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dc.contributor.authorTaj, Murtaza
dc.description.abstractObject tracking is one of the fundamental tasks in various applications such as surveillance, sports, video conferencing and activity recognition. Factors such as occlusions, illumination changes and limited field of observance of the sensor make tracking a challenging task. To overcome these challenges the focus of this thesis is on using multiple modalities such as audio and video for multi-target, multi-modal tracking. Particularly, this thesis presents contributions to four related research topics, namely, pre-processing of input signals to reduce noise, multi-modal tracking, simultaneous detection and tracking, and interaction recognition. To improve the performance of detection algorithms, especially in the presence of noise, this thesis investigate filtering of the input data through spatio-temporal feature analysis as well as through frequency band analysis. The pre-processed data from multiple modalities is then fused within Particle filtering (PF). To further minimise the discrepancy between the real and the estimated positions, we propose a strategy that associates the hypotheses and the measurements with a real target, using a Weighted Probabilistic Data Association (WPDA). Since the filtering involved in the detection process reduces the available information and is inapplicable on low signal-to-noise ratio data, we investigate simultaneous detection and tracking approaches and propose a multi-target track-beforedetect Particle filtering (MT-TBD-PF). The proposed MT-TBD-PF algorithm bypasses the detection step and performs tracking in the raw signal. Finally, we apply the proposed multi-modal tracking to recognise interactions between targets in regions within, as well as outside the cameras’ fields of view. The efficiency of the proposed approaches are demonstrated on large uni-modal, multi-modal and multi-sensor scenarios from real world detections, tracking and event recognition datasets and through participation in evaluation campaigns.en_US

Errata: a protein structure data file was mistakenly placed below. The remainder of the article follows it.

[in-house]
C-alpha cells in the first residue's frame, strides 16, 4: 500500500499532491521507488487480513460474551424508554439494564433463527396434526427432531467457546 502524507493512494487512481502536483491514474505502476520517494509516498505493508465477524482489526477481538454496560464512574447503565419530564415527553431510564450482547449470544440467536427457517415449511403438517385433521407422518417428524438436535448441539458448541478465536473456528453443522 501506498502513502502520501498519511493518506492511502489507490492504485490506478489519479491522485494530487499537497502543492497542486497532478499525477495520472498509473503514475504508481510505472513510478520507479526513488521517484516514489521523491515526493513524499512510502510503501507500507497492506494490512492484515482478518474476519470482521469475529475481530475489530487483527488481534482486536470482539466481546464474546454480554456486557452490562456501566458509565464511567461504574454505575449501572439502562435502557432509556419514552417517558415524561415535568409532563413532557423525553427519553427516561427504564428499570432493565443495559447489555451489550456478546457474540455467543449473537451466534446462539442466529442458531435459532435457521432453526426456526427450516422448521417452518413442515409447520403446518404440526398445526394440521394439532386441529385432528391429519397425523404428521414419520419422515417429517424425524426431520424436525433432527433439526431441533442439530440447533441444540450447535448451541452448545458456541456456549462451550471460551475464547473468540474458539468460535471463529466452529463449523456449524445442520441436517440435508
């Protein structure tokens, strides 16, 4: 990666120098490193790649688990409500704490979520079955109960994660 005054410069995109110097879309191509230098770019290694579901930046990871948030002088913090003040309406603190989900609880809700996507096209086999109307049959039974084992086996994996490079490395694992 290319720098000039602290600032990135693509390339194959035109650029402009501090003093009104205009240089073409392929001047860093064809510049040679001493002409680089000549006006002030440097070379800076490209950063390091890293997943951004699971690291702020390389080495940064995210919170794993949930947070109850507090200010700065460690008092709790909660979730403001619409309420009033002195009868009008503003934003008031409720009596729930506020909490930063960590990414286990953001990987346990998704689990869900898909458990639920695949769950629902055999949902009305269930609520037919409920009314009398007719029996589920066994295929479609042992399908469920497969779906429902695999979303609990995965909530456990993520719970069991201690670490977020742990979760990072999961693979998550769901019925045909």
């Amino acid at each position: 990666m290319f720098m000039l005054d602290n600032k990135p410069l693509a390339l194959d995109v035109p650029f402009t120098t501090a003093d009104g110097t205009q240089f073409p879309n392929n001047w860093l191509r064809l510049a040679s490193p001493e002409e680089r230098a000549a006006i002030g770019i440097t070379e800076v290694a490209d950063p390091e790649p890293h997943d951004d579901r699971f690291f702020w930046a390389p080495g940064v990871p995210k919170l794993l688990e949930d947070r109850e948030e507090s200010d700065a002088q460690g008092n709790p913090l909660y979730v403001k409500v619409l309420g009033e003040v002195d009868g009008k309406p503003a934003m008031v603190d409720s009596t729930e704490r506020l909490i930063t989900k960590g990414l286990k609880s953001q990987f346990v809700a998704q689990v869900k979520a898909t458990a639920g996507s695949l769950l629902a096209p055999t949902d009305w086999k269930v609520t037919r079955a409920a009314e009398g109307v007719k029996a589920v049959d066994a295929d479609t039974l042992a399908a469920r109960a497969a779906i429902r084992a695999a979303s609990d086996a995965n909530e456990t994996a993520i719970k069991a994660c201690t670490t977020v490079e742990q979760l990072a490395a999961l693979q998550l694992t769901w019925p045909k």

dc.subjectElectronic Engineeringen_US
dc.titleTracking interacting targets in multi-modal sensorsen_US
dc.rights.holderThe copyright of this thesis rests with the author and no quotation from it or information derived from it may be published without the prior written consent of the author

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  • Theses [3321]
    Theses Awarded by Queen Mary University of London

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